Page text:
WCOC director Mildred Scott Olmstead argued on a radio broadcast: “Women have fought for years for the right to be free from the domination of men — the right to be educated, to vote, to marry or not to marry as they want, to work...The army gives [women]...opportunity to do only minor jobs. They would have no real influence in the army, and no freedom, and they know it.”
Lowering Military Standards Hurts Women
Late last year, the Department of Defense announced the release of the Department of Defense Board on Diversity and Inclusion Report, “Recommendations to Improve Racial and Ethnic Diversity and Inclusion in the U.S. Military,” and its resulting implementation plan.
“The most effective fighting force necessitates inclusion and full engagement of all Department assets — foremost, every member of the Total Force. Diversity and inclusion make us a stronger, better, and more effective military” said the Chief Pentagon spokesperson, Jonathan Hoffman.
The entire U.S. Army population already consists of 39% minorities and is 18% female.
One alarming recommendation was the fourth, “Remove Aptitude Test Barriers That Adversely Impact Diversity.” Among other things, the army aptitude tests are designed to measure a person’s ability to work under pressure, their numerical and logical reasoning skills, and their ability to think critically. Under what logical, sensible circumstances would we want to allow people who aren’t capable of doing this? We need to keep the barrier to entry high, so that those who are truly qualified can be in the military.
Additionally, the fact that aptitude tests should be altered because they presently impact diversity is a curious notion, given that the entire U.S. Army population consists of 39% minorities and is 18% female.
What does lowering the standards say about the women and the minorities the Army presently has? Are they not good enough, and is it only easier for said minorities to make it if the standards for tests are lower?
The standards for physical tests are also being altered in order to promote diversity in the Army. In light of many women failing the Army’s physical assessment, there’s been consideration to do away with the current practice of using a “gender-neutral test” (almost as if men and women are biologically different).
No one should be in the Army just because they want to. They need to present a dedication to the job, and that includes being able to meet a physical standard. Should we find ourselves in a hot war that requires we activate the draft, so many women would find themselves in trouble. Myself, for instance — I lift weights and do cardio at least three times a week, but that’s not enough at all for me to be able to save other people. If I needed to carry a fellow soldier, there’s no way in my current state that I could do that.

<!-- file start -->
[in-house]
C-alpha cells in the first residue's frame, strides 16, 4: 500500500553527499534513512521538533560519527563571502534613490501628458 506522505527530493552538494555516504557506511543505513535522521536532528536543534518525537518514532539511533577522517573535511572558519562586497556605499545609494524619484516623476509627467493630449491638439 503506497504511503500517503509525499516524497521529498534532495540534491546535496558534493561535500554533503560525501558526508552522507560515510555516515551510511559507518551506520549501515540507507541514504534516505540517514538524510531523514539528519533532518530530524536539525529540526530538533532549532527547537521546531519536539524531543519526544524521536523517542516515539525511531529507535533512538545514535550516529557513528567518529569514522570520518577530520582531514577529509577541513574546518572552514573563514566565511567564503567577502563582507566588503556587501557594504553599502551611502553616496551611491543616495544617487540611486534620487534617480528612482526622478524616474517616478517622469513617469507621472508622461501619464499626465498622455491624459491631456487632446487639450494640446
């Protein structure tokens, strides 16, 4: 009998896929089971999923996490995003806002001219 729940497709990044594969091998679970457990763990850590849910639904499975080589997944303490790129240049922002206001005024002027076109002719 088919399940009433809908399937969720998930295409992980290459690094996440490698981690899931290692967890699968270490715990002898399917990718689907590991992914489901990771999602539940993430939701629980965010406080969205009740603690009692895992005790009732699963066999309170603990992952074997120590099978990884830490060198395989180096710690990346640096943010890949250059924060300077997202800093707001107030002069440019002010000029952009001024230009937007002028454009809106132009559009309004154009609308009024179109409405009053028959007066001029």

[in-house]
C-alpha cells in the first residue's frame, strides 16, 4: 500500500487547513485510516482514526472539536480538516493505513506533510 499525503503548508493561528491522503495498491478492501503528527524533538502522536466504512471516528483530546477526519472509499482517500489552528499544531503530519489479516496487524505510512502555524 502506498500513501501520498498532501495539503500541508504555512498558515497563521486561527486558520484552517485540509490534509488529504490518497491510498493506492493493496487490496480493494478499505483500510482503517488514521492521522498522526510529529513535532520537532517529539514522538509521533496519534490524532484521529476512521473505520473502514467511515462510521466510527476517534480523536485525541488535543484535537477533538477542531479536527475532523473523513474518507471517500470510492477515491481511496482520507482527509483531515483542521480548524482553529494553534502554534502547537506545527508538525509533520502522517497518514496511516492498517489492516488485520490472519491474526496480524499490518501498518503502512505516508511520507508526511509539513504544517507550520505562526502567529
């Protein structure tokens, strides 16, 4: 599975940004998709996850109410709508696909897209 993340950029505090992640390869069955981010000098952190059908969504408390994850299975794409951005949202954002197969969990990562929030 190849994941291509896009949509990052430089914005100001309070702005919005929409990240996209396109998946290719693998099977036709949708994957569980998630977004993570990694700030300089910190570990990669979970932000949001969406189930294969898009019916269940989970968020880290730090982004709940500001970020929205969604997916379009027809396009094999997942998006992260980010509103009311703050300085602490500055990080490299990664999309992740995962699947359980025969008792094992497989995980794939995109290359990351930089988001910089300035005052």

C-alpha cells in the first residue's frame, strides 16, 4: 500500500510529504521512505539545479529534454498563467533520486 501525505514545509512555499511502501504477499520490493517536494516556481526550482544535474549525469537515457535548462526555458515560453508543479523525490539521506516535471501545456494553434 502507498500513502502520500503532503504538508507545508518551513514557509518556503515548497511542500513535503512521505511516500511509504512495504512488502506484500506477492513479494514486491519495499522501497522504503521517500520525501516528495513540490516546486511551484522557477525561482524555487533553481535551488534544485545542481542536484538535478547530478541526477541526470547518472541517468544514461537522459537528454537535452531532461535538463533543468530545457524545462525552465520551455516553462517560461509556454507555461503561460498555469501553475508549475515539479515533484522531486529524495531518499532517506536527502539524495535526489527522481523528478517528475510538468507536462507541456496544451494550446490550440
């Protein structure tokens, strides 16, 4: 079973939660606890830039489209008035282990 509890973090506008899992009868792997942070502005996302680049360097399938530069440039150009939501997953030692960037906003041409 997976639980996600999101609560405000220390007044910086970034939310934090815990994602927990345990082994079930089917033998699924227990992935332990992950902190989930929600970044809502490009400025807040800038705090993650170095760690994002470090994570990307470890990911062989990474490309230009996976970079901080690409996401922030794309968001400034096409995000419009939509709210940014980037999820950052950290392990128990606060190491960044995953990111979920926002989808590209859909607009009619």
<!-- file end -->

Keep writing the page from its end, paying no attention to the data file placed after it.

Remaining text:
Lower female standards reinforce the belief that women can’t perform the same job as men.
Griest wrote, “Under a gender-based system, women in combat arms have to fight every day to dispel the notion that their presence inherently weakens these previously all-male units. Lower female standards also reinforce the belief that women cannot perform the same job as men, therefore making it difficult for women to earn the trust and confidence of their teammates. The original ACFT promised some respite from these perceptions, but a reversion to gender-based scoring threatens to validate them. While it may be difficult for a 120-pound woman to lift or drag 250 pounds, the Army cannot artificially absolve women of that responsibility; it may still exist on the battlefield.”
Requiring women to register for the draft the same as men could backfire, in ways that we’re already seeing today like with the Army altering its standards in the name of diversity and inclusion. While some may think that this is harmless, since the last time the draft was imposed was for the Vietnam War, we shouldn't take any of these decisions lightly.
Should strained relations with Iran or China result in a hot war that requires issuing the draft once more, do we really want to lower the standards for entry into the military? And would it hurt or help women to require them to register for the draft when that hasn’t been a practice before, in times of peace?